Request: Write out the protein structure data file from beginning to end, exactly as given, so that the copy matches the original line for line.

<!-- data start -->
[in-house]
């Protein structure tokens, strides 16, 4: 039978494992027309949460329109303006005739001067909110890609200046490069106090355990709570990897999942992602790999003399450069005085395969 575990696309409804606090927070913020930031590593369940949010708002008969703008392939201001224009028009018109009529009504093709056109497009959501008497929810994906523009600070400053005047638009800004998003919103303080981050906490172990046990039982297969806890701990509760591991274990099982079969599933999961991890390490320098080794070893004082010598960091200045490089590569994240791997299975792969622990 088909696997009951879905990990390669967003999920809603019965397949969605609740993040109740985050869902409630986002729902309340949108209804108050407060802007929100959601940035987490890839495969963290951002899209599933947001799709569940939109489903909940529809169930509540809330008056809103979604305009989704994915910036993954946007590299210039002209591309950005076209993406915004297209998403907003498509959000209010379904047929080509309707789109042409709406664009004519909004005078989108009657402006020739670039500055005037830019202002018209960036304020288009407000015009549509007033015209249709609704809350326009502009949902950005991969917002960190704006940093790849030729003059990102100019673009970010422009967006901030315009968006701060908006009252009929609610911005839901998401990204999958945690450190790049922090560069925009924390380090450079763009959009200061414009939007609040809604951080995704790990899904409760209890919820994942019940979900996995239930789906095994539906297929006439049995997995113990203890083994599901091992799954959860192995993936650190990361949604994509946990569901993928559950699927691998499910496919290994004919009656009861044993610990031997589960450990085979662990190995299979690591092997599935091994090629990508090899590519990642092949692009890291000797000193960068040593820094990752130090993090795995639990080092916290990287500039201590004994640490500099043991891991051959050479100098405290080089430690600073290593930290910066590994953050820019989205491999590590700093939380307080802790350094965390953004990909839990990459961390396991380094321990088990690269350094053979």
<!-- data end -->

[in-house]
């Protein structure tokens, strides 16, 4: 039978494992027309949460329109303006005739001067909110890609200046490069106090355990709570990897999942992602790999003399450069005085395969 575990696309409804606090927070913020930031590593369940949010708002008969703008392939201001224009028009018109009529009504093709056109497009959501008497929810994906523009600070400053005047638009800004998003919103303080981050906490172990046990039982297969806890701990509760591991274990099982079969599933999961991890390490320098080794070893004082010598960091200045490089590569994240791997299975792969622990 088909696997009951879905990990390669967003999920809603019965397949969605609740993040109740985050869902409630986002729902309340949108209804108050407060802007929100959601940035987490890839495969963290951002899209599933947001799709569940939109489903909940529809169930509540809330008056809103979604305009989704994915910036993954946007590299210039002209591309950005076209993406915004297209998403907003498509959000209010379904047929080509309707789109042409709406664009004519909004005078989108009657402006020739670039500055005037830019202002018209960036304020288009407000015009549509007033015209249709609704809350326009502009949902950005991969917002960190704006940093790849030729003059990102100019673009970010422009967006901030315009968006701060908006009252009929609610911005839901998401990204999958945690450190790049922090560069925009924390380090450079763009959009200061414009939007609040809604951080995704790990899904409760209890919820994942019940979900996995239930789906095994539906297929006439049995997995113990203890083994599901091992799954959860192995993936650190990361949604994509946990569901993928559950699927691998499910496919290994004919009656009861044993610990031997589960450990085979662990190995299979690591092997599935091994090629990508090899590519990642092949692009890291000797000193960068040593820094990752130090993090795995639990080092916290990287500039201590004994640490500099043991891991051959050479100098405290080089430690600073290593930290910066590994953050820019989205491999590590700093939380307080802790350094965390953004990909839990990459961390396991380094321990088990690269350094053979």